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Starting in 2017, Thai media published a series of articles on the country’s growing class of “new poor people,” former incarcerees who were finding it almost impossible to get hired and often returning to prison as a result. Criminal records were an obvious barrier to finding a job, observed economics professor Thanee Chaiwat, director of Chulalongkorn University’s Center for Behavioral and Experimental Economics, who had started investigating the pattern. But he wondered whether there was a more insidious bias at play: the applicants’ attractiveness.
Chaiwat tested his theory, sending digitally beautified mugshots and unedited mugshots to 450 companies, alongside questionnaires annotated with variables like salary expectations and career experience. The results blew him away. Employers were substantially more likely to hire the photoshopped applicants for under-the-table jobs, and favored them even more for jobs in the formal economy. The touched-up candidates also received higher salary offers.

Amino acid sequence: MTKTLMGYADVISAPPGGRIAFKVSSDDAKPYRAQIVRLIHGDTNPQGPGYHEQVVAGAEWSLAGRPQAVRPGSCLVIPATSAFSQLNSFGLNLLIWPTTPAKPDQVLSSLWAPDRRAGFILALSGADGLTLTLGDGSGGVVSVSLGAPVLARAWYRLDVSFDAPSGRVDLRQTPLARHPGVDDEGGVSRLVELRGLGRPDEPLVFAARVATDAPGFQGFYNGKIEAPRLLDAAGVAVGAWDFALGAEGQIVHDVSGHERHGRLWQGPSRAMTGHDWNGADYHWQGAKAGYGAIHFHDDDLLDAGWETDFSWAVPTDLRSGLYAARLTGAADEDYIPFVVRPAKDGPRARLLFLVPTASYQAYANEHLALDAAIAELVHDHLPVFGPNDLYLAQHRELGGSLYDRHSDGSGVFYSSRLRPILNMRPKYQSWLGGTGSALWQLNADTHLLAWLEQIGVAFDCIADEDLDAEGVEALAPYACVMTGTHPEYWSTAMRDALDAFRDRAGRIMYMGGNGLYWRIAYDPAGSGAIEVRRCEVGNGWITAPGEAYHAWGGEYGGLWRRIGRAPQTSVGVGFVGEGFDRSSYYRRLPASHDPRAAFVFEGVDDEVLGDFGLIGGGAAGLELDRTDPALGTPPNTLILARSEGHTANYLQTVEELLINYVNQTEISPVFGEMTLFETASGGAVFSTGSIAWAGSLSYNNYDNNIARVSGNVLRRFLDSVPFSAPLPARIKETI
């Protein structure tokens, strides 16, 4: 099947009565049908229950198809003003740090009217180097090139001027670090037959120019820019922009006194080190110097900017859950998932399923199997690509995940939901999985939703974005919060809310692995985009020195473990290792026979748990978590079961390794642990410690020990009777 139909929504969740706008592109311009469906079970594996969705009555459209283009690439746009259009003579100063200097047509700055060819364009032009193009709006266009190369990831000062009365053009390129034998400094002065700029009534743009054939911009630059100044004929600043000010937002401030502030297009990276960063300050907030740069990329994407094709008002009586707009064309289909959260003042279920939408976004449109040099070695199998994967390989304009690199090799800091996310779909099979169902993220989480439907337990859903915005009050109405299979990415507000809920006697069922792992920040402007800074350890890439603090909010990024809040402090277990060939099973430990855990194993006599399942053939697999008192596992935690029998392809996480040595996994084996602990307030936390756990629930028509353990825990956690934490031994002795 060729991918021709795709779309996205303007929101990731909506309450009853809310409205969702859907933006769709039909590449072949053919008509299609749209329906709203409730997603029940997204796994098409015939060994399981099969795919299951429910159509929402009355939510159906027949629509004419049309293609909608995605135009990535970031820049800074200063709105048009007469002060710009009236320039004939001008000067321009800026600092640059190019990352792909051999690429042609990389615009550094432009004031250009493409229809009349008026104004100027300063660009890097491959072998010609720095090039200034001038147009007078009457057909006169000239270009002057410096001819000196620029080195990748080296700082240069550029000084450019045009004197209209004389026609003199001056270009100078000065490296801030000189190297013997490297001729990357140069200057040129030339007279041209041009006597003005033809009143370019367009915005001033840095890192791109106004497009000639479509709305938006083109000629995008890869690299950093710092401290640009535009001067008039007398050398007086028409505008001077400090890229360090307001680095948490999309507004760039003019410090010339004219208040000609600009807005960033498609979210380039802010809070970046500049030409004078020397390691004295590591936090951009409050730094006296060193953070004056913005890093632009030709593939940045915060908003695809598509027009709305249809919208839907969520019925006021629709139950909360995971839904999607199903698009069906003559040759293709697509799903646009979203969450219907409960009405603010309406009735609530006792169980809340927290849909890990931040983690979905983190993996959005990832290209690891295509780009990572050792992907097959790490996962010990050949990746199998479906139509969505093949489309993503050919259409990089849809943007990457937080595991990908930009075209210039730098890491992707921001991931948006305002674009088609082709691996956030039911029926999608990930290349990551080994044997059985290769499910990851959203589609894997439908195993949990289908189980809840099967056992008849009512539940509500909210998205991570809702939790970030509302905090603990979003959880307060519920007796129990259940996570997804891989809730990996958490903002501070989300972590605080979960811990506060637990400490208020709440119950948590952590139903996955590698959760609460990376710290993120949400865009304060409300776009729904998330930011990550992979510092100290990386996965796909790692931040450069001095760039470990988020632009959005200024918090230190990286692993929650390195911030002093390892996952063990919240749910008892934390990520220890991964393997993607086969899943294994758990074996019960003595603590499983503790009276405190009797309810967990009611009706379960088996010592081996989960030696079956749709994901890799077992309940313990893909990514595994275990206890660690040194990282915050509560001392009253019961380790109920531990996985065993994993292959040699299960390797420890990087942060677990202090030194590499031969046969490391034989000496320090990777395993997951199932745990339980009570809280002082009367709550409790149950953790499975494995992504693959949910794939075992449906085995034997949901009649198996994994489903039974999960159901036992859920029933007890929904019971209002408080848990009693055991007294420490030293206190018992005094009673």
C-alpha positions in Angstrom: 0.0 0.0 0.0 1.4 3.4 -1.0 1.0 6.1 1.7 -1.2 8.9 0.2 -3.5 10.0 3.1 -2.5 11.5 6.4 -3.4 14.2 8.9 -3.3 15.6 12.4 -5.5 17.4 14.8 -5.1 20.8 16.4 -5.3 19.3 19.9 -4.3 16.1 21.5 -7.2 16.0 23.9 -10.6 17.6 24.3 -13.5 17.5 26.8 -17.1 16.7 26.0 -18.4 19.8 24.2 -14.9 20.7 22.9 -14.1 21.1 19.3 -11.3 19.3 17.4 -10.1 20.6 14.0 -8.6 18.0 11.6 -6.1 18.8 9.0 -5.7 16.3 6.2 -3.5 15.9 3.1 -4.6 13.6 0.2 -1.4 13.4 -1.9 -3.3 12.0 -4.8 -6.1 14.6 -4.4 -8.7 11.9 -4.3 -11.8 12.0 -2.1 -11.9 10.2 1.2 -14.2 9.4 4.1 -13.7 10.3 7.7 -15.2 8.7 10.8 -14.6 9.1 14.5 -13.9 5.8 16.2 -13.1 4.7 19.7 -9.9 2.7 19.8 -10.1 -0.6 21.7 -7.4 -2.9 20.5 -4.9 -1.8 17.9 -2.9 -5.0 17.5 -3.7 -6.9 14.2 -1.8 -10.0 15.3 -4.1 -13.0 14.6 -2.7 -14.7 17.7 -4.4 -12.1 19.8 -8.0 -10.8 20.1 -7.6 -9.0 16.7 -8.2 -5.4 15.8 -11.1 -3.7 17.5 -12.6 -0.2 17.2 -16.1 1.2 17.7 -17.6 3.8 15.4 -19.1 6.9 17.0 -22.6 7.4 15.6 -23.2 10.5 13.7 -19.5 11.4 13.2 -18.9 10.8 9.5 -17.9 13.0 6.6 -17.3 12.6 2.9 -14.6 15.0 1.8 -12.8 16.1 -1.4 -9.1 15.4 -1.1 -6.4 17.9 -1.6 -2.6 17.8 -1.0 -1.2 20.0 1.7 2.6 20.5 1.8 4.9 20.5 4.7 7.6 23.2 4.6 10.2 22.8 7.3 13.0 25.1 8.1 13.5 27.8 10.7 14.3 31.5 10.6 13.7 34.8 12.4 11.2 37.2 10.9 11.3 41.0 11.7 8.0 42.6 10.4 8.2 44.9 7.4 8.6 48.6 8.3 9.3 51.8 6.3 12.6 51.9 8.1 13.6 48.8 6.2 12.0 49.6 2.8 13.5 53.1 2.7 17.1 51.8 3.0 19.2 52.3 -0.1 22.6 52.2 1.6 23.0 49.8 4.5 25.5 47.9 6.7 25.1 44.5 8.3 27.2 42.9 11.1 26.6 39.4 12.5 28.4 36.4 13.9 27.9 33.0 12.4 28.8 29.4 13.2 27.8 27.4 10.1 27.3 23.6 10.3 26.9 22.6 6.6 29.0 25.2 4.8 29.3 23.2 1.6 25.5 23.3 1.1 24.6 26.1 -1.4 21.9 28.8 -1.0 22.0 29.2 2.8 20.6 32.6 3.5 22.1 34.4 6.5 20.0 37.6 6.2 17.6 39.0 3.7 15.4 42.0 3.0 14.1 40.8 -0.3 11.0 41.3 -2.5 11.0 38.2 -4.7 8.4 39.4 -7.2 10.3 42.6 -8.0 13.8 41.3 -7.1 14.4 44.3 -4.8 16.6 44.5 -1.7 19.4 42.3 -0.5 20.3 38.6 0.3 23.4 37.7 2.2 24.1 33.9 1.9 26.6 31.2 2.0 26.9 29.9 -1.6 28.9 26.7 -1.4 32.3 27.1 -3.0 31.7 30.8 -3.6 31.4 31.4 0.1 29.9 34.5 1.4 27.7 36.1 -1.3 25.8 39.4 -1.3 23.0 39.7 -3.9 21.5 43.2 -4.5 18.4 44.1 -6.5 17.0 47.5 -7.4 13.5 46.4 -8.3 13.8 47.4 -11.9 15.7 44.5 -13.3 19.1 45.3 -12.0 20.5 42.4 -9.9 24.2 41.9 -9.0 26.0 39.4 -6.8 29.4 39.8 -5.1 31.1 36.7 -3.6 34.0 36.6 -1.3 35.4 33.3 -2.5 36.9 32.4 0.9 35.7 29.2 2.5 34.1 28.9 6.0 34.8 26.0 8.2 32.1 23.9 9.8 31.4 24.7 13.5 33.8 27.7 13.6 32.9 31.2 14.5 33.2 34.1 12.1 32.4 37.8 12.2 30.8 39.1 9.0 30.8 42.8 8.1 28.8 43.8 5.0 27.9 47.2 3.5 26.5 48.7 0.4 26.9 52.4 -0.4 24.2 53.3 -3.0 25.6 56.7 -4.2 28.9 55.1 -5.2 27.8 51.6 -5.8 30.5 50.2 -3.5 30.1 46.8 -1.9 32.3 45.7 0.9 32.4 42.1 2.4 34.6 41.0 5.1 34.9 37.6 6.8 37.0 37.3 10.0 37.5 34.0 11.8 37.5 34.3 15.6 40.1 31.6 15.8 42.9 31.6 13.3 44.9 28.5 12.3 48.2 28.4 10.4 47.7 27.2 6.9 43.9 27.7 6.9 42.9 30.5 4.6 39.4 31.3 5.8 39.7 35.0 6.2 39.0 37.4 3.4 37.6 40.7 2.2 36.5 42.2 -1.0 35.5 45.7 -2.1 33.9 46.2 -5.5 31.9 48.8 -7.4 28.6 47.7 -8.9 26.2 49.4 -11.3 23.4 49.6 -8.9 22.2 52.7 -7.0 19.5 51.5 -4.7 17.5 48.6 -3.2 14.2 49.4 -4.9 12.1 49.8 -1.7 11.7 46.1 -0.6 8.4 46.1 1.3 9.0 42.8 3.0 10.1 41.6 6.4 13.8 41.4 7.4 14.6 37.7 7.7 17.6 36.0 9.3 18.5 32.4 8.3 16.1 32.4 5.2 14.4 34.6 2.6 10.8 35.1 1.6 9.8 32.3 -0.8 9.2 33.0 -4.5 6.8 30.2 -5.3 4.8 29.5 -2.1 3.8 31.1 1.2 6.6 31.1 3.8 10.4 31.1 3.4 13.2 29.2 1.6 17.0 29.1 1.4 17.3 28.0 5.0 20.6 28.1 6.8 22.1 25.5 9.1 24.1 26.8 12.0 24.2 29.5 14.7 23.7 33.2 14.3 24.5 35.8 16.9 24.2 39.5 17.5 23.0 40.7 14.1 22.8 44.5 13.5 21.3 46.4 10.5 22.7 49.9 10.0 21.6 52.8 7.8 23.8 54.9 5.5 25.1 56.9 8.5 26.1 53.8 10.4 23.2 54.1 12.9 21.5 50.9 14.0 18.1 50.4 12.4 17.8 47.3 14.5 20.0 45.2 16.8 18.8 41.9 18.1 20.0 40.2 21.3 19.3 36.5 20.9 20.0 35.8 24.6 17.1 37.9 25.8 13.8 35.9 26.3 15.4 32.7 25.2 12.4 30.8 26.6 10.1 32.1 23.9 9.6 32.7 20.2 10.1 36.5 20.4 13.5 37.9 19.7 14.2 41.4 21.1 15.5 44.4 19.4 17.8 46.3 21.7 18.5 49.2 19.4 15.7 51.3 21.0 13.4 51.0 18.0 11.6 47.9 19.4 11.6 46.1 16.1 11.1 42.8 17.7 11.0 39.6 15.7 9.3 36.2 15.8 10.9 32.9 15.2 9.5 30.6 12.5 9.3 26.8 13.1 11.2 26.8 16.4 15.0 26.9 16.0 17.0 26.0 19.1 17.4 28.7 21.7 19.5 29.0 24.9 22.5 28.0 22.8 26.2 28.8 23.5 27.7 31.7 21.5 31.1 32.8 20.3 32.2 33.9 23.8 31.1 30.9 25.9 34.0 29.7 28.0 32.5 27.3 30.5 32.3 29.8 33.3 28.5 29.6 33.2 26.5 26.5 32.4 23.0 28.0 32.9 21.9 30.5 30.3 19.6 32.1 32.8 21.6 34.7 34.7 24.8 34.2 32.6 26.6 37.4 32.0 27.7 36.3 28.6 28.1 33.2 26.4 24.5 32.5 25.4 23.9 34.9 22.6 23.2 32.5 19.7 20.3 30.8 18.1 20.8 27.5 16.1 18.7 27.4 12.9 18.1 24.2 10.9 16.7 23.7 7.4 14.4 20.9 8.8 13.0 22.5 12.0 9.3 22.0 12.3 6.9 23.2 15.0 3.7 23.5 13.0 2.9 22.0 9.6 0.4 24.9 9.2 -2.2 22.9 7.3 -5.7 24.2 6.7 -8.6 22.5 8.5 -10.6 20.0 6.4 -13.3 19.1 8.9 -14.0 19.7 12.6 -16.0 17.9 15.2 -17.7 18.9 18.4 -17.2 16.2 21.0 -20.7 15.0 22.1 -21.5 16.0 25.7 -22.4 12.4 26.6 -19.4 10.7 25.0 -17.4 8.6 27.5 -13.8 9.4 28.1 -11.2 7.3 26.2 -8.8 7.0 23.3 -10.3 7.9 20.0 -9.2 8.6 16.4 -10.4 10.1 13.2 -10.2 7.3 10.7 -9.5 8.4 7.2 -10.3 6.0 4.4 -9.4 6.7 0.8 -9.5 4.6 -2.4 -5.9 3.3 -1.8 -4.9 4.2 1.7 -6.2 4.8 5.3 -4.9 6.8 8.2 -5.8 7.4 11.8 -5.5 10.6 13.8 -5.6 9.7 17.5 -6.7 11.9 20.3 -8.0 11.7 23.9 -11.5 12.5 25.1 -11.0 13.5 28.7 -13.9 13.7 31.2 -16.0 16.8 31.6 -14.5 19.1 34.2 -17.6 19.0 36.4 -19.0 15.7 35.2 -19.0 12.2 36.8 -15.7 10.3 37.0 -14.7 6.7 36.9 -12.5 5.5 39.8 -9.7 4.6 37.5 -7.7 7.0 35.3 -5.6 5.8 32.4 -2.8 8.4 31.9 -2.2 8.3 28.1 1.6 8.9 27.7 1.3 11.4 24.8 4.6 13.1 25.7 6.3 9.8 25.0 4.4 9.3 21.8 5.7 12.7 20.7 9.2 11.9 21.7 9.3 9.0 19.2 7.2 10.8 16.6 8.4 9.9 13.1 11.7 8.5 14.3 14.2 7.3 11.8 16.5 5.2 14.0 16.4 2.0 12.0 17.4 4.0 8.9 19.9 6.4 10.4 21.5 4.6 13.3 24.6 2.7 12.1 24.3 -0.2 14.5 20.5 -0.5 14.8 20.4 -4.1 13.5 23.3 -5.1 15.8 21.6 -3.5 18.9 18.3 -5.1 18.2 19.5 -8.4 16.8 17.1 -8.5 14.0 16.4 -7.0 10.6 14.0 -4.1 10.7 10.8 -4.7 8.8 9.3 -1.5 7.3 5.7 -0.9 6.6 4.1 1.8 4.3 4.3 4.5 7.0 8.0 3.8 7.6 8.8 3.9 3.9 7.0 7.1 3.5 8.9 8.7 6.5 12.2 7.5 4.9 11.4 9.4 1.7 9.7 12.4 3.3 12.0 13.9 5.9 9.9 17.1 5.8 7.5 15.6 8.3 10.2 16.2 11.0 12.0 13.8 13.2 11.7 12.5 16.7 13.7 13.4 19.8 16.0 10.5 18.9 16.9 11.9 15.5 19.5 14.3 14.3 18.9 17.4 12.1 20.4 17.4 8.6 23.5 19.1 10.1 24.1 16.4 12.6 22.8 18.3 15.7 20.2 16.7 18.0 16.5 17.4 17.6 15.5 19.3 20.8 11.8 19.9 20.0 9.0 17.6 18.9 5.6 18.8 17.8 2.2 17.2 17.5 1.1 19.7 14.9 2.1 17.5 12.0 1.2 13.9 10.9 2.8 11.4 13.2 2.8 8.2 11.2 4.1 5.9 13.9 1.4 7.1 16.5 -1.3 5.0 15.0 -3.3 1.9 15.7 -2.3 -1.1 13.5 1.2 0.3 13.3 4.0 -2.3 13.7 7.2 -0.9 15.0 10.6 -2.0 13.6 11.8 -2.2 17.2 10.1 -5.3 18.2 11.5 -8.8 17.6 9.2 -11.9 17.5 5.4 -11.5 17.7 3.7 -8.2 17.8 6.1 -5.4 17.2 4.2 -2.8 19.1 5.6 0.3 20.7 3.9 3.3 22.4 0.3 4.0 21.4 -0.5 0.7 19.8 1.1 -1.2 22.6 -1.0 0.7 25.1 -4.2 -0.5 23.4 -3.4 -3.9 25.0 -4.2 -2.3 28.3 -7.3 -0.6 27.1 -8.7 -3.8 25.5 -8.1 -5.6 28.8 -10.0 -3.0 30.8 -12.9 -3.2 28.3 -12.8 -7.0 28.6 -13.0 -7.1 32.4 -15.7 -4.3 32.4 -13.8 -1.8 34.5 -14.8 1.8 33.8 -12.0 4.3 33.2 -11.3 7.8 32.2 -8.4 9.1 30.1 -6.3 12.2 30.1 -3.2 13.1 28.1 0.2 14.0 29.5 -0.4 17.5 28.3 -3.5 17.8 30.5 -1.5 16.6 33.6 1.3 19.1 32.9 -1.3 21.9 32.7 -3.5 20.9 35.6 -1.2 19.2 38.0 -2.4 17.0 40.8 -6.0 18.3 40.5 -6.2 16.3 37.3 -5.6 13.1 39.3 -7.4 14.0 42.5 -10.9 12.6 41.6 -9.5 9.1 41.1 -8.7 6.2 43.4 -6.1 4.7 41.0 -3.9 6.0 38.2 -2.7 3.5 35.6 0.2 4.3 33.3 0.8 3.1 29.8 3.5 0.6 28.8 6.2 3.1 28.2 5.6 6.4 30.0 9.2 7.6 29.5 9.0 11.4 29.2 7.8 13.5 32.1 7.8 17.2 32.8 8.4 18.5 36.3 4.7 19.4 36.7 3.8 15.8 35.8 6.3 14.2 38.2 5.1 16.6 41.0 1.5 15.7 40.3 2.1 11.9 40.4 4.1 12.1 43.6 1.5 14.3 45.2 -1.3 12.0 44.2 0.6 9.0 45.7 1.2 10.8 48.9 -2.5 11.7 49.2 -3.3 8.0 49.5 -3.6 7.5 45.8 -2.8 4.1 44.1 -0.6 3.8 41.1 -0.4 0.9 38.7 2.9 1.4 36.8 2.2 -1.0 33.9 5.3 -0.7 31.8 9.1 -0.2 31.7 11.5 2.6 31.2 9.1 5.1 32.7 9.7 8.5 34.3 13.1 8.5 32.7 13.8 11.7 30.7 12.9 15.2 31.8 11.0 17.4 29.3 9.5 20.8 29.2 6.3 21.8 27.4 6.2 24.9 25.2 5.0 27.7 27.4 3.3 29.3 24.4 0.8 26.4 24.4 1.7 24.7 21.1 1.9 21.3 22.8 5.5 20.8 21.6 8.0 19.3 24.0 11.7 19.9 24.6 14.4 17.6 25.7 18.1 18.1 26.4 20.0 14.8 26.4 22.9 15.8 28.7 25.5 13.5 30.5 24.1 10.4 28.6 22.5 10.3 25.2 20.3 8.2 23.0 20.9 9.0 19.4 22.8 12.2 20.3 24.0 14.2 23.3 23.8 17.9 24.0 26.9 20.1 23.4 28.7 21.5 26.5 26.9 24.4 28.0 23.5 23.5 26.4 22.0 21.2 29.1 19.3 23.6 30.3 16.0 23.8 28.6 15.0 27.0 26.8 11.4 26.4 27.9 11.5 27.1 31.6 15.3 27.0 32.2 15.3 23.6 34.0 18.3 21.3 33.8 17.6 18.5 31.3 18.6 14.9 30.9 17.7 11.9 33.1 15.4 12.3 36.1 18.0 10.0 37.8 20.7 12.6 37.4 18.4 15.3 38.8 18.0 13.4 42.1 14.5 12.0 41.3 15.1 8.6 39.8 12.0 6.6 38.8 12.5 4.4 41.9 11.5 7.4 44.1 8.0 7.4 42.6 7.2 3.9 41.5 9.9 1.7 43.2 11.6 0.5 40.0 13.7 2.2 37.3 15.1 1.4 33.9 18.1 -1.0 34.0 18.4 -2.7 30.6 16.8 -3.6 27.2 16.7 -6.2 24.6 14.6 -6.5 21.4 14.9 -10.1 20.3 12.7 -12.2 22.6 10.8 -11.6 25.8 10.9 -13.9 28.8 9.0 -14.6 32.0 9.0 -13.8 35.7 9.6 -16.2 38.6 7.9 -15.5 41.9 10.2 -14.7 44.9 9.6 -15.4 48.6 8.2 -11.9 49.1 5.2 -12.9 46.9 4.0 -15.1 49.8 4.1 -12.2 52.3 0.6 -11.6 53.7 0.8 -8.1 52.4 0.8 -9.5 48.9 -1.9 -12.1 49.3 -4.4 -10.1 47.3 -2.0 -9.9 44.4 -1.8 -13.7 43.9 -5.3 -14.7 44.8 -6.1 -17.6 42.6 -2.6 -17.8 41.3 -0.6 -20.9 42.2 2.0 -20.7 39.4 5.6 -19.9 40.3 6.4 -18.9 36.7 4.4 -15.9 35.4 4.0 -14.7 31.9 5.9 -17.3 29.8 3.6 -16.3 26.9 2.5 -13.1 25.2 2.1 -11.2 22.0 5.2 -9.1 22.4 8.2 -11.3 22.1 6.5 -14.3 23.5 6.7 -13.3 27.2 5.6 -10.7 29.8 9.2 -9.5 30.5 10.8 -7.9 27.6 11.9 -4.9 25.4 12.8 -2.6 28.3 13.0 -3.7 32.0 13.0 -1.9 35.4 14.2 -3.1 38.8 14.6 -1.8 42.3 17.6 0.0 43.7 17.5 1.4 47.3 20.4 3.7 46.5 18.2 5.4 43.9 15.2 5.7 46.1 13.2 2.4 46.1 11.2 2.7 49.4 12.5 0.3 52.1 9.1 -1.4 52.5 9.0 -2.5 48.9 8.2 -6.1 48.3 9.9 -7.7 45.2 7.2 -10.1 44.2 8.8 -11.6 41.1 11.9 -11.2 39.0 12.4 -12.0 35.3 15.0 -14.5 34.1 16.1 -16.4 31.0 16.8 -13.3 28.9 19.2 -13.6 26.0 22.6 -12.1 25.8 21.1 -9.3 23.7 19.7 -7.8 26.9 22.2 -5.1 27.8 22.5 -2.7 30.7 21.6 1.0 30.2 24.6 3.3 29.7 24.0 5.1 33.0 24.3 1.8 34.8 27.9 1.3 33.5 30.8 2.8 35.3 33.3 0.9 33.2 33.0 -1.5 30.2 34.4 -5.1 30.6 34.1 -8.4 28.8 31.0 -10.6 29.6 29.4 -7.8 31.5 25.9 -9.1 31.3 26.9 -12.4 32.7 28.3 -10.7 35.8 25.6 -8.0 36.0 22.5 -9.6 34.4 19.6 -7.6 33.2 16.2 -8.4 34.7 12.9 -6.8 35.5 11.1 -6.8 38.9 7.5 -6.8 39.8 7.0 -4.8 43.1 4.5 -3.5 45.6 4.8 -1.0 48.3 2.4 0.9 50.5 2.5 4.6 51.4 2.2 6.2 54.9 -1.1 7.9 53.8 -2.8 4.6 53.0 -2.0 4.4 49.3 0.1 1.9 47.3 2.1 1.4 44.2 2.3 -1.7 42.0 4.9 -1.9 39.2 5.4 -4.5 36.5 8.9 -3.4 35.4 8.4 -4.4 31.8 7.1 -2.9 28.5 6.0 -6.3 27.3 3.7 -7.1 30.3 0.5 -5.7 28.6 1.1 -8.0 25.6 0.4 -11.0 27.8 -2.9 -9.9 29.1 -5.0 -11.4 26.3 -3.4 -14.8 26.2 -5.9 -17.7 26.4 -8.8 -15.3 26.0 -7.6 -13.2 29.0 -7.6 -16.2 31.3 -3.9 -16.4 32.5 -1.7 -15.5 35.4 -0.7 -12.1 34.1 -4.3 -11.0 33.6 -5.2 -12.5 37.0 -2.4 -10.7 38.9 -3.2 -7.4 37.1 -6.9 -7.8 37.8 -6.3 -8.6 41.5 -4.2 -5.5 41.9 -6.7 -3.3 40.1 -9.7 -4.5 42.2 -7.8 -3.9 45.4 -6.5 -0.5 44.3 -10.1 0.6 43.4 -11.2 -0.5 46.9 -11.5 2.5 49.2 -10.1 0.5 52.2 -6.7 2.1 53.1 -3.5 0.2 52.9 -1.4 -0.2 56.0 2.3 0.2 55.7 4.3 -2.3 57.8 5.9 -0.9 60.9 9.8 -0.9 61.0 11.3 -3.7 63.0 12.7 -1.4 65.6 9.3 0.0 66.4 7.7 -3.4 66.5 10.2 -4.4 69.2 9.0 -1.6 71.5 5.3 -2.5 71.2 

Today, the so-called beauty premium begins at birth.
His follow-up study included the job seekers’ criminal records alongside photos. Employers once again selected the more attractive applicants (except when they had records of violence and drug offenses). Chaiwat published the data in 2021 in Thailand and the World Economy Journal. His research, he wrote, supported previous economic studies around the globe that found that “more attractive workers are more economically successful” and concluded that “cosmetic surgery [can] provide the positive impact to ex-prisoners’ success of re-entry.”
This suggestion may seem unorthodox. But consider how deeply lookism is entrenched in cultures the world over. In biblical times, people with facial scars, asymmetry, eczema, and other “deformities” were barred from entering the holy temple, lest their presence profane it. This bigotry was a precursor to the physiognomy and phrenology movements of the 18th and 19th centuries, a racist…